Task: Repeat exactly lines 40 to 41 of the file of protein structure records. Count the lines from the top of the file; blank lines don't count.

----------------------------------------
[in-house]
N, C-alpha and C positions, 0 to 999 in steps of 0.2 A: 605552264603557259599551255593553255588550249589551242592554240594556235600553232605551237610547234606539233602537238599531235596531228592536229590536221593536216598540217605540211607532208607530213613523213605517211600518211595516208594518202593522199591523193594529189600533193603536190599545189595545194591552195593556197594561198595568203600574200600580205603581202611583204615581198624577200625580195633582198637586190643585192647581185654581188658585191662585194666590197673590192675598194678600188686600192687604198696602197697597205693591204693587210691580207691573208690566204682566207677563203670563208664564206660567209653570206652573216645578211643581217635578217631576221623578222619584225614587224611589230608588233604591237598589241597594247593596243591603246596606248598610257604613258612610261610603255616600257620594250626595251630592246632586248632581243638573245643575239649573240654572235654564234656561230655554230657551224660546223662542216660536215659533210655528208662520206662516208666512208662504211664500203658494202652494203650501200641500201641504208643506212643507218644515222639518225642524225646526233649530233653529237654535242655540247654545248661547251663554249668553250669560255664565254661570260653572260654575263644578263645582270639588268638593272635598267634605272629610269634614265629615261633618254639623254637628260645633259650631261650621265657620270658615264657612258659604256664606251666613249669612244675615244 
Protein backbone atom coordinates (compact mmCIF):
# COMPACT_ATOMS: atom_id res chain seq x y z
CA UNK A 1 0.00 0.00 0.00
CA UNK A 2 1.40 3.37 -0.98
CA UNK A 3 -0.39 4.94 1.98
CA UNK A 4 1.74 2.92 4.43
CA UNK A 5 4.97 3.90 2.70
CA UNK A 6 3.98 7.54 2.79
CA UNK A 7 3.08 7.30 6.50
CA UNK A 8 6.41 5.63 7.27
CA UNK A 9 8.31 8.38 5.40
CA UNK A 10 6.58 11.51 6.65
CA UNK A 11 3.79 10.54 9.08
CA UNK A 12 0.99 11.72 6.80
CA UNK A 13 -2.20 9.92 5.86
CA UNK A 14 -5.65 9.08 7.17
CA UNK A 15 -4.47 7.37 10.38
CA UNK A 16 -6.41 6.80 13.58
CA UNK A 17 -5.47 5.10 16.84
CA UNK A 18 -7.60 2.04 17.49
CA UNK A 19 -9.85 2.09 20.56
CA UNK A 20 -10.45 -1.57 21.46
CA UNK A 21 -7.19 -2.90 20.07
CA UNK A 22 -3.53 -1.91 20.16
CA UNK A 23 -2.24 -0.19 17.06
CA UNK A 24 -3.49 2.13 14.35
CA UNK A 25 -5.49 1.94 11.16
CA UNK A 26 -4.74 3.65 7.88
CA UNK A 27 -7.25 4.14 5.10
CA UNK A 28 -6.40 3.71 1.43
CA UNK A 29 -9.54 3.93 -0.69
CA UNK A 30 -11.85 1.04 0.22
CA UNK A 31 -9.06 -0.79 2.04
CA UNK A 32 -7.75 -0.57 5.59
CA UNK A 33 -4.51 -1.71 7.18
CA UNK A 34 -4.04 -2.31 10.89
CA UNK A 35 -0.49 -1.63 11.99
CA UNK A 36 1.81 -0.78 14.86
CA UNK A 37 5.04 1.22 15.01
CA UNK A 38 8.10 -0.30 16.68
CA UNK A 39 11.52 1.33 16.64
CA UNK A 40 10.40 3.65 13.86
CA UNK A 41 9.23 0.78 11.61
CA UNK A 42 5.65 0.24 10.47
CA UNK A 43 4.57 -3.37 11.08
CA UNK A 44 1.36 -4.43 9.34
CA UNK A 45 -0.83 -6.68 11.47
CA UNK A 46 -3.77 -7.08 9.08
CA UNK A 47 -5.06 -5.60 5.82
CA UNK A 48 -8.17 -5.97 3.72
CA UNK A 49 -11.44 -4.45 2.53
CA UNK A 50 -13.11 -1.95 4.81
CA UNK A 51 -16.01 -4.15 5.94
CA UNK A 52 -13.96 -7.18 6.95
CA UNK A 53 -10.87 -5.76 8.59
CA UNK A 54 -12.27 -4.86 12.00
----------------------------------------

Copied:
CA UNK A 36 1.81 -0.78 14.86
CA UNK A 37 5.04 1.22 15.01